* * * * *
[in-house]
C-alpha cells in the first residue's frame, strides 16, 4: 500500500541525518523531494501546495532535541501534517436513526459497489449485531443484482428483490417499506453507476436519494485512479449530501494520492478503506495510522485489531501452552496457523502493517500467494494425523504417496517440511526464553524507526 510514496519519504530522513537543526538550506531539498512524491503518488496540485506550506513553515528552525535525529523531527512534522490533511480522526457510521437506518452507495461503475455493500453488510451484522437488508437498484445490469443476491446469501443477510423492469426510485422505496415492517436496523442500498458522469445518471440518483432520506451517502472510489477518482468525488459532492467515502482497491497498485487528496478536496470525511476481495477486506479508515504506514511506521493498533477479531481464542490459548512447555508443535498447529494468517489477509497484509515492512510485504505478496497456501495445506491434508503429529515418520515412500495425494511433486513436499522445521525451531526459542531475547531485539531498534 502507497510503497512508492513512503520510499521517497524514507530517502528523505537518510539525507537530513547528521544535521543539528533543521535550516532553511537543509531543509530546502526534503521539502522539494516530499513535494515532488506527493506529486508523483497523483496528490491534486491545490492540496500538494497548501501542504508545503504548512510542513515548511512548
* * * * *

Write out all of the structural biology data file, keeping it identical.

[in-house]
C-alpha cells in the first residue's frame, strides 16, 4: 500500500541525518523531494501546495532535541501534517436513526459497489449485531443484482428483490417499506453507476436519494485512479449530501494520492478503506495510522485489531501452552496457523502493517500467494494425523504417496517440511526464553524507526 510514496519519504530522513537543526538550506531539498512524491503518488496540485506550506513553515528552525535525529523531527512534522490533511480522526457510521437506518452507495461503475455493500453488510451484522437488508437498484445490469443476491446469501443477510423492469426510485422505496415492517436496523442500498458522469445518471440518483432520506451517502472510489477518482468525488459532492467515502482497491497498485487528496478536496470525511476481495477486506479508515504506514511506521493498533477479531481464542490459548512447555508443535498447529494468517489477509497484509515492512510485504505478496497456501495445506491434508503429529515418520515412500495425494511433486513436499522445521525451531526459542531475547531485539531498534 502507497510503497512508492513512503520510499521517497524514507530517502528523505537518510539525507537530513547528521544535521543539528533543521535550516532553511537543509531543509530546502526534503521539502522539494516530499513535494515532488506527493506529486508523483497523483496528490491534486491545490492540496500538494497548501501542504508545503504548512510542513515548511512548